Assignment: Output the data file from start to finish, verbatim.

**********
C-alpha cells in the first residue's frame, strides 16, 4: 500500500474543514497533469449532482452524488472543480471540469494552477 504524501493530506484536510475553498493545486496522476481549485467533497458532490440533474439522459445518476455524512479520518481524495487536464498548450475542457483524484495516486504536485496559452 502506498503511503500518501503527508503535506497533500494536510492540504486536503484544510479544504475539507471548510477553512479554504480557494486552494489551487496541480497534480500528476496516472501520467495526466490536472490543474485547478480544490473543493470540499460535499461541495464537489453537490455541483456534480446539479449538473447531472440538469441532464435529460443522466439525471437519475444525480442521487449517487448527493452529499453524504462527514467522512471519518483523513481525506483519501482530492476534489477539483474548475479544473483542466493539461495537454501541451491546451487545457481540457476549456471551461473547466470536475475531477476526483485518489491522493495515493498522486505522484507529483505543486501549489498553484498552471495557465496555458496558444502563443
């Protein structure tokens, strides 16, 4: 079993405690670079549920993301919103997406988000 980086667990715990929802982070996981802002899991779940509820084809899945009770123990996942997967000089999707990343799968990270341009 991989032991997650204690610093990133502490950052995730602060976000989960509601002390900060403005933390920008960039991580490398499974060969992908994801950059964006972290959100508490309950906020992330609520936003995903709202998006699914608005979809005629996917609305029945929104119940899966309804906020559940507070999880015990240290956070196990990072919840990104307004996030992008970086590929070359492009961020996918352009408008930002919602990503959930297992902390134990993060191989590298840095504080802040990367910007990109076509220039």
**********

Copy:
C-alpha cells in the first residue's frame, strides 16, 4: 500500500474543514497533469449532482452524488472543480471540469494552477 504524501493530506484536510475553498493545486496522476481549485467533497458532490440533474439522459445518476455524512479520518481524495487536464498548450475542457483524484495516486504536485496559452 502506498503511503500518501503527508503535506497533500494536510492540504486536503484544510479544504475539507471548510477553512479554504480557494486552494489551487496541480497534480500528476496516472501520467495526466490536472490543474485547478480544490473543493470540499460535499461541495464537489453537490455541483456534480446539479449538473447531472440538469441532464435529460443522466439525471437519475444525480442521487449517487448527493452529499453524504462527514467522512471519518483523513481525506483519501482530492476534489477539483474548475479544473483542466493539461495537454501541451491546451487545457481540457476549456471551461473547466470536475475531477476526483485518489491522493495515493498522486505522484507529483505543486501549489498553484498552471495557465496555458496558444502563443
């Protein structure tokens, strides 16, 4: 079993405690670079549920993301919103997406988000 980086667990715990929802982070996981802002899991779940509820084809899945009770123990996942997967000089999707990343799968990270341009 991989032991997650204690610093990133502490950052995730602060976000989960509601002390900060403005933390920008960039991580490398499974060969992908994801950059964006972290959100508490309950906020992330609520936003995903709202998006699914608005979809005629996917609305029945929104119940899966309804906020559940507070999880015990240290956070196990990072919840990104307004996030992008970086590929070359492009961020996918352009408008930002919602990503959930297992902390134990993060191989590298840095504080802040990367910007990109076509220039």